A Christmas Gift - part 1


At Christmas time, the whole world seems to participate in the giving of gifts. Family, friends, and even co-workers take part in the joy of giving and receiving gifts. For most people, taking part in this tradition is simply part of the culture around them – “everyone is doing it, so I’ll do it too”. But for many Christians – modern day, cultural gift giving is based on the ancient events that surrounded a very young Jesus, a group of Magi, and a very thoughtful and costly set of gifts.

Matthew 2:11 tells us that these Magi traveled from far away believing they were being led to the very place where God was sending His Savior. When they arrived, they were not disappointed.

And going into the house, they saw the child with Mary, his mother, and they fell down and worshiped him. Then, opening their treasures, they offered him gifts, gold and frankincense and myrrh.


From rings, to crowns, to accessories for clothing, gold has long been considered a valuable metal presented as a gift itself or with other gifts. Many times, gold is presented as the pinnacle of earthly economical value, but the Bible contrasts it with a spiritual treasure that is far more valuable. For example, in 1 Peter 1:7 we read “So that the tested genuineness of your faith—more precious than gold that perishes though it is tested by fire…” In this case, we see that faith is more valuable than gold. When genuine gold is tested by fire – if the fire is hot enough – the gold is destroyed. But when the fires of trial surround genuine faith, it survives, and even thrives in the midst of it. Further in Revelation 3:18 we read Jesus’ urging to a church, “I counsel you to buy from me gold refined by fire, so that you may be rich…” Of course, Jesus is not literally telling the church here to go to Him in prayer to become more wealthy in an earthly sense. He is speaking of a spiritual wealth that transcends earthly riches (Proverbs 8:19).

There is more to the gift of gold than its economic value. Throughout the world, gold was and is still used in the making and decorating of idols. In the Bible, Israel made a golden calf (Exodus 32), Nebuchadnezzar built a statue with a golden head (Daniel 2), and various other idols are noted in scripture (Psalm 115:4). Gold was reserved for royalty and, even more so, deity. The Magi knew that Jesus was true Deity and truly worthy of worship. Similar to what we read in Revelation 4:9-11, the Magi gave Jesus the most valuable earthly thing they had –  gold.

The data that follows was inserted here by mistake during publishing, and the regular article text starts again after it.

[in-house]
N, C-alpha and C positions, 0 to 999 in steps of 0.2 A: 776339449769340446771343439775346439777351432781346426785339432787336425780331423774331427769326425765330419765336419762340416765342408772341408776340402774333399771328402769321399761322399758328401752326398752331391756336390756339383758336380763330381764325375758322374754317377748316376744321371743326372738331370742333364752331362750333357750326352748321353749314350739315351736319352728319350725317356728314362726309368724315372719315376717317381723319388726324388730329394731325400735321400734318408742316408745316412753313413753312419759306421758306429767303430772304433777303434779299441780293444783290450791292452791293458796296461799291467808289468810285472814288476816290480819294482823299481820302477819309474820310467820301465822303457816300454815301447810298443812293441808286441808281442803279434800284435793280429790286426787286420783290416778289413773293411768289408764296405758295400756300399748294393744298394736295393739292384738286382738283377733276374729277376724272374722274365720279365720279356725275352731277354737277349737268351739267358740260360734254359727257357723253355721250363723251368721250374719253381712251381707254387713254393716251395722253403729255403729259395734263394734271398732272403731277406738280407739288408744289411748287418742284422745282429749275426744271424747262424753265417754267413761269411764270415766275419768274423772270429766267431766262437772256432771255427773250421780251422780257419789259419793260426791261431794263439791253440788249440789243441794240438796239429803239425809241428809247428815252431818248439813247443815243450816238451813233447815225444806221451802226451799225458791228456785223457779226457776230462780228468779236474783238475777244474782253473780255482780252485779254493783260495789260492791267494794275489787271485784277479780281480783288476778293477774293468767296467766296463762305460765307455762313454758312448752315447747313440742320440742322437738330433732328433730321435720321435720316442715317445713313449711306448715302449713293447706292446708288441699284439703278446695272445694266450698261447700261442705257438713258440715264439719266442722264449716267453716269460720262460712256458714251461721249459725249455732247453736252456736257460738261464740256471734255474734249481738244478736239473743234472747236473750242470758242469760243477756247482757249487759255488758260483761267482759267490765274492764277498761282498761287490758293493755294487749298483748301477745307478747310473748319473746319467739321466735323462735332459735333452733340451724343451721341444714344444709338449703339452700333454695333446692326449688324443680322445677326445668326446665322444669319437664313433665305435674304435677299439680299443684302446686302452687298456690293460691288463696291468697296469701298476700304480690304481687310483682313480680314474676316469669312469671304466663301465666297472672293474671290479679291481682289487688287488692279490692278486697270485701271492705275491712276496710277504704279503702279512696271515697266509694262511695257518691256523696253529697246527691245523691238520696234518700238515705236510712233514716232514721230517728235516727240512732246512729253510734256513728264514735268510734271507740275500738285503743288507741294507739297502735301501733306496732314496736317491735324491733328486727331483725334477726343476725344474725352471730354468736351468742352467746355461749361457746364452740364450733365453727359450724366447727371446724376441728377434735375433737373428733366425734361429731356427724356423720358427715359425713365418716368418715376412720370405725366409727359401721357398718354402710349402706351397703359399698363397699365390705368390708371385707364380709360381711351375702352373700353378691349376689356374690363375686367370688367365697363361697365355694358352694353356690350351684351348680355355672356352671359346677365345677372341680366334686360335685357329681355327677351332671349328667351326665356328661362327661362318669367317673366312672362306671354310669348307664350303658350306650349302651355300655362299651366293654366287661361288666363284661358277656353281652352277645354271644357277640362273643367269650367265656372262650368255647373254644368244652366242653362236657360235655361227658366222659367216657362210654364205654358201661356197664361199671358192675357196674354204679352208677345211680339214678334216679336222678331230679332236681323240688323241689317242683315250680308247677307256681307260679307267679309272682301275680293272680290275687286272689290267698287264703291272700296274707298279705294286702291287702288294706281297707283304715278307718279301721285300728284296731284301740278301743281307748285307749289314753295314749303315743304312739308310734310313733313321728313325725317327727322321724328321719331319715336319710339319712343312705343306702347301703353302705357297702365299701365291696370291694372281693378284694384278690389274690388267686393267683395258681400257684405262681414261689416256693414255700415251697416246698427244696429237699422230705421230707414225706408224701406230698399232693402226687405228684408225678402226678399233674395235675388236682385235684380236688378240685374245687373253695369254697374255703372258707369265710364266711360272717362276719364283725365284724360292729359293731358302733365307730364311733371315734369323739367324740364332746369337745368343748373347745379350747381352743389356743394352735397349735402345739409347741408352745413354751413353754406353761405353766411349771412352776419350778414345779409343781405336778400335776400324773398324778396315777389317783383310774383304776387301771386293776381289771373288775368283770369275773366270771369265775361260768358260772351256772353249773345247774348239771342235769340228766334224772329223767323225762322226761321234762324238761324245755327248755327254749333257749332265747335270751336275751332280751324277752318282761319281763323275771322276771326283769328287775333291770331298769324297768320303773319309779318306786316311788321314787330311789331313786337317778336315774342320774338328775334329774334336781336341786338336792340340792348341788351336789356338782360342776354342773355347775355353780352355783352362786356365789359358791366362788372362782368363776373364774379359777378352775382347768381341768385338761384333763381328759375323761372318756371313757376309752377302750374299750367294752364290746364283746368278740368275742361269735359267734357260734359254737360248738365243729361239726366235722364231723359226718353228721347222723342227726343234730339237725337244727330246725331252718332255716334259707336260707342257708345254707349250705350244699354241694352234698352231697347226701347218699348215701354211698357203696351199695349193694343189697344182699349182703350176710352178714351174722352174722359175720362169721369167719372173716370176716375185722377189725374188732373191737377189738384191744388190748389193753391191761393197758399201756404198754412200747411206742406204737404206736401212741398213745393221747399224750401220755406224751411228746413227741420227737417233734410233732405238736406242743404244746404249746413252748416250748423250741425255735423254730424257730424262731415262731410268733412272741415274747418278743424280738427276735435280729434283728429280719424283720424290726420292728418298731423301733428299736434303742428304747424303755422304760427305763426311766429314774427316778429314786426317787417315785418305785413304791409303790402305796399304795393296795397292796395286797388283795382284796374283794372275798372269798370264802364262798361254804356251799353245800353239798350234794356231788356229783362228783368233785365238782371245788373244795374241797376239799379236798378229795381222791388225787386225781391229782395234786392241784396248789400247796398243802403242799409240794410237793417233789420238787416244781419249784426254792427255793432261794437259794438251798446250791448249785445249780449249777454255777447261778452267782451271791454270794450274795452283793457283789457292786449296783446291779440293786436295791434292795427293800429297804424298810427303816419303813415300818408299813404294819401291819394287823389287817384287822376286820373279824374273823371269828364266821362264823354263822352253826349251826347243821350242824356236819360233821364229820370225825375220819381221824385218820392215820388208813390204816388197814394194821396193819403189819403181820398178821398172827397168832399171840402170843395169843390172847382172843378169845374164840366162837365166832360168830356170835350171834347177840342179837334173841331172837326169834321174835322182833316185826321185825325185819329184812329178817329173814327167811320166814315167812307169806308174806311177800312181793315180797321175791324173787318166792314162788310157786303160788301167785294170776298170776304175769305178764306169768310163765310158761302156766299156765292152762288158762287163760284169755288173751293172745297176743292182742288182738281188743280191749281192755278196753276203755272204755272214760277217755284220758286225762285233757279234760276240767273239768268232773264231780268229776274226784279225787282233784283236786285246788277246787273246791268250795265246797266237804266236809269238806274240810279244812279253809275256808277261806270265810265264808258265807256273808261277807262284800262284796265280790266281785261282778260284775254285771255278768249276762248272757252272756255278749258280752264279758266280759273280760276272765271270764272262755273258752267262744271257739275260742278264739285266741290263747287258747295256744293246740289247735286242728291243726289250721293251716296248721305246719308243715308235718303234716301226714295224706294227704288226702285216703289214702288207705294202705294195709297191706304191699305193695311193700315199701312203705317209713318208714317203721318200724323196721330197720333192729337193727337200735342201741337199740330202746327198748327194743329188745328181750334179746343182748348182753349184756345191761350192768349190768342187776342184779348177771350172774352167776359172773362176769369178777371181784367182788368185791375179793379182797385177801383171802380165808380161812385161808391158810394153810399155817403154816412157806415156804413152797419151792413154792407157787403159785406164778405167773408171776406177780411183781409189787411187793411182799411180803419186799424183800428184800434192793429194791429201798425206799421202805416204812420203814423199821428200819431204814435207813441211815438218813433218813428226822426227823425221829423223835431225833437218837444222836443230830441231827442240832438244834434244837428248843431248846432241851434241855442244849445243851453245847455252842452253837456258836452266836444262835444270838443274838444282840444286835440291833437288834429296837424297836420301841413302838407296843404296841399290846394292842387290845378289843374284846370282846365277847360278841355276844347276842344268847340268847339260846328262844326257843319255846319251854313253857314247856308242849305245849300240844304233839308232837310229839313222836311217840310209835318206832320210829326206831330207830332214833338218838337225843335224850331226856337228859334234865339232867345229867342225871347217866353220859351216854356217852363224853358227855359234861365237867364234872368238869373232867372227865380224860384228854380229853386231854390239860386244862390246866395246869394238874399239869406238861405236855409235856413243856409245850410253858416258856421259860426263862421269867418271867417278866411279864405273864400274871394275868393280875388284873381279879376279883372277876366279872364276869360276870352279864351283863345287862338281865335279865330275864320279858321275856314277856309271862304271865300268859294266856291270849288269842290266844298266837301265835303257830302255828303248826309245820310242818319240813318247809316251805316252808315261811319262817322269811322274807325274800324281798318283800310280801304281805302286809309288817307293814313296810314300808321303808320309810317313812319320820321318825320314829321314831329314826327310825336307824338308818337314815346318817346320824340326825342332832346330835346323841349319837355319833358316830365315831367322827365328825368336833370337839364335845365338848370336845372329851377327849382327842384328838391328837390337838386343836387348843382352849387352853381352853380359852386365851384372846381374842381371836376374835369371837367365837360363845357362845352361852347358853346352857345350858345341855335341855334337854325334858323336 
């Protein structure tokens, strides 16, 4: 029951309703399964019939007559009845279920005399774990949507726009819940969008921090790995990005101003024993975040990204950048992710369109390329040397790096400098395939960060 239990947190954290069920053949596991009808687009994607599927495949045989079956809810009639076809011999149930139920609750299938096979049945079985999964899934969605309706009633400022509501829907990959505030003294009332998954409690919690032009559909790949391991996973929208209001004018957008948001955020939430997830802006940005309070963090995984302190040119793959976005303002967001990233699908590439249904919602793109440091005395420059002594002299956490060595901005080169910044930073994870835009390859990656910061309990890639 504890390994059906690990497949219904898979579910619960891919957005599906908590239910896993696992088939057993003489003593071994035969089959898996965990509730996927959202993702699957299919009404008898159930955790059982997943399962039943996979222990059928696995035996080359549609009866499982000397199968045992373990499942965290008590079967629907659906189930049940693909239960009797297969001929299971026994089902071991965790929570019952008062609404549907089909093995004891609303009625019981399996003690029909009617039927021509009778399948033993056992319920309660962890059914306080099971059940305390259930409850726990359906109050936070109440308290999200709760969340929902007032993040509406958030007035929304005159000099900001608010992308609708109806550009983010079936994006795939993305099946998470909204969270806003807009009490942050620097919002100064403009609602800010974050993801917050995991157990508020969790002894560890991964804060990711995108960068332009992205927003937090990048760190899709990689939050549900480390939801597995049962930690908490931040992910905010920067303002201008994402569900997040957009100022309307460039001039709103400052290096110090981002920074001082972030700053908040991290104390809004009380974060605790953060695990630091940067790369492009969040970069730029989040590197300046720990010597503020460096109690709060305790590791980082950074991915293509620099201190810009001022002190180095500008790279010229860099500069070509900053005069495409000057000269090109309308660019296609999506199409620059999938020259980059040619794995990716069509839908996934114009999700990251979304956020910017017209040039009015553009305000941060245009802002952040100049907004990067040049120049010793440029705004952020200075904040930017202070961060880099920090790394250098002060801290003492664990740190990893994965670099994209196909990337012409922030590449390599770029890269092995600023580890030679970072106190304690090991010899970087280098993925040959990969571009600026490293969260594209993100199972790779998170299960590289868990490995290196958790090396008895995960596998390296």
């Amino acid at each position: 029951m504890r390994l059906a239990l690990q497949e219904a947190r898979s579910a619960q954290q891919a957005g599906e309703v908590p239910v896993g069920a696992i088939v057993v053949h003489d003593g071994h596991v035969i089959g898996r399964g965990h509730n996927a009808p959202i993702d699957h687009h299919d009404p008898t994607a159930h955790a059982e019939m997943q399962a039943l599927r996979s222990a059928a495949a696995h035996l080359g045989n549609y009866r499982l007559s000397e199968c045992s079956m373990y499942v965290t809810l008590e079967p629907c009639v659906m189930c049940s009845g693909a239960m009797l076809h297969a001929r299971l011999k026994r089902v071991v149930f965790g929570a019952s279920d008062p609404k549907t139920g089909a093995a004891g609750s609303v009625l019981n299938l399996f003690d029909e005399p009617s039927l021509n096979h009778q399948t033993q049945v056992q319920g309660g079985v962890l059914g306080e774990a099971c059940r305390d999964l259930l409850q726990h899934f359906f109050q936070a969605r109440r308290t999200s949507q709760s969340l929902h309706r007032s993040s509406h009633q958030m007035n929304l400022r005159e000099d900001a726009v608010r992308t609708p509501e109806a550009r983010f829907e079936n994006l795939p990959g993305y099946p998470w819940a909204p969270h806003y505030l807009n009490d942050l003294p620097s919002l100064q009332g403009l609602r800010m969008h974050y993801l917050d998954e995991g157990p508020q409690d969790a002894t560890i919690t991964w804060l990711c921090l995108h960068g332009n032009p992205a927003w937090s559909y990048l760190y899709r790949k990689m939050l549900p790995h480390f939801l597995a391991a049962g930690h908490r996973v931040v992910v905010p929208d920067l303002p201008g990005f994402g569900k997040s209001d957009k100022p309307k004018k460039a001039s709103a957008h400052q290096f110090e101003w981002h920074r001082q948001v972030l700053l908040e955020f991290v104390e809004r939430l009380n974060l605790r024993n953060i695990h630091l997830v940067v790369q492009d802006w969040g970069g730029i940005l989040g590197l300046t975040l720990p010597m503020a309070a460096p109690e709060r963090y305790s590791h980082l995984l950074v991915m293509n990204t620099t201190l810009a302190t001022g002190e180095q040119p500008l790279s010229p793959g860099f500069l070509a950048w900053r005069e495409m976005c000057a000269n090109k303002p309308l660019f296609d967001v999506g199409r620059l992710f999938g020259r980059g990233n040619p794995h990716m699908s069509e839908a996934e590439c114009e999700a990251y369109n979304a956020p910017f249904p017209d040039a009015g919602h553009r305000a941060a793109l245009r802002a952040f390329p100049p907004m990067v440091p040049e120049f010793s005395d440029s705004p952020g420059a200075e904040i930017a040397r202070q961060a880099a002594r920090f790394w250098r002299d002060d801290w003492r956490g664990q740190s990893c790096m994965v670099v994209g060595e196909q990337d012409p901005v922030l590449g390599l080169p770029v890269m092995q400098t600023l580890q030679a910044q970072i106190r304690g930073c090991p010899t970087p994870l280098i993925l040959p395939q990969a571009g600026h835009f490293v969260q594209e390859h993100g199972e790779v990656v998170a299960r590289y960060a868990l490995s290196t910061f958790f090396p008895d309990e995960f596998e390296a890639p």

Frankincense is a substance obtained from a tree, and usually ends up getting burned for its fragrance. It was commonly used as a perfume or aromatic incense in holy places, and is even used to this day as incense in religious services. In Exodus 30:34-36, we read that frankincense was to be placed before the tent of meeting where God was to meet with Moses. Frankincense was also used in accompaniment with religious offerings like food offerings (Leviticus 24:7), and grain offerings (Leviticus 2:15, 6:15).

The Magi’s gift of frankincense to Jesus then would have represented their belief that Jesus is worthy of an offering, and that He was holy.


Perhaps the strangest gift given to Jesus was myrrh which was also obtained from a tree similar to frankincense. Like frankincense, myrrh was used as a perfume, incense, and even medicine, but was also used in purposes for burial or in times of suffering or loss.

After Jesus died on the cross, his body was to be prepared for burial. A rich man, Joseph of Arimathea (John 19:38), came and asked for the body of Jesus to be buried in his tomb rather than to be discarded like a common criminal. In verses 39 and 40, “Nicodemus also, who earlier had come to Jesus by night, came bringing a mixture of myrrh and aloes, about seventy-five pounds in weight. So they took the body of Jesus and bound it in linen cloths with the spices, as is the burial custom of the Jews.

In addition to being used for burials, myrrh was sometimes used as an anointing oil. In Exodus 30, Moses was instructed to take myrrh and anoint the tent of meeting, the ark, and Aaron and his sons who were priests. One very specific instruction God gave Moses was found in verse 32, “It shall not be poured on the body of an ordinary person…”. With their gift of myrrh, the Magi were saying loud and clear – Jesus was no ordinary person. He was born to die, and for a very specific purpose – the salvation of sinners.

Of each gift given to Jesus, we can notice two attributes – each was meaningful and valuable. We’ll explore how we can apply this to ourselves in the next article.

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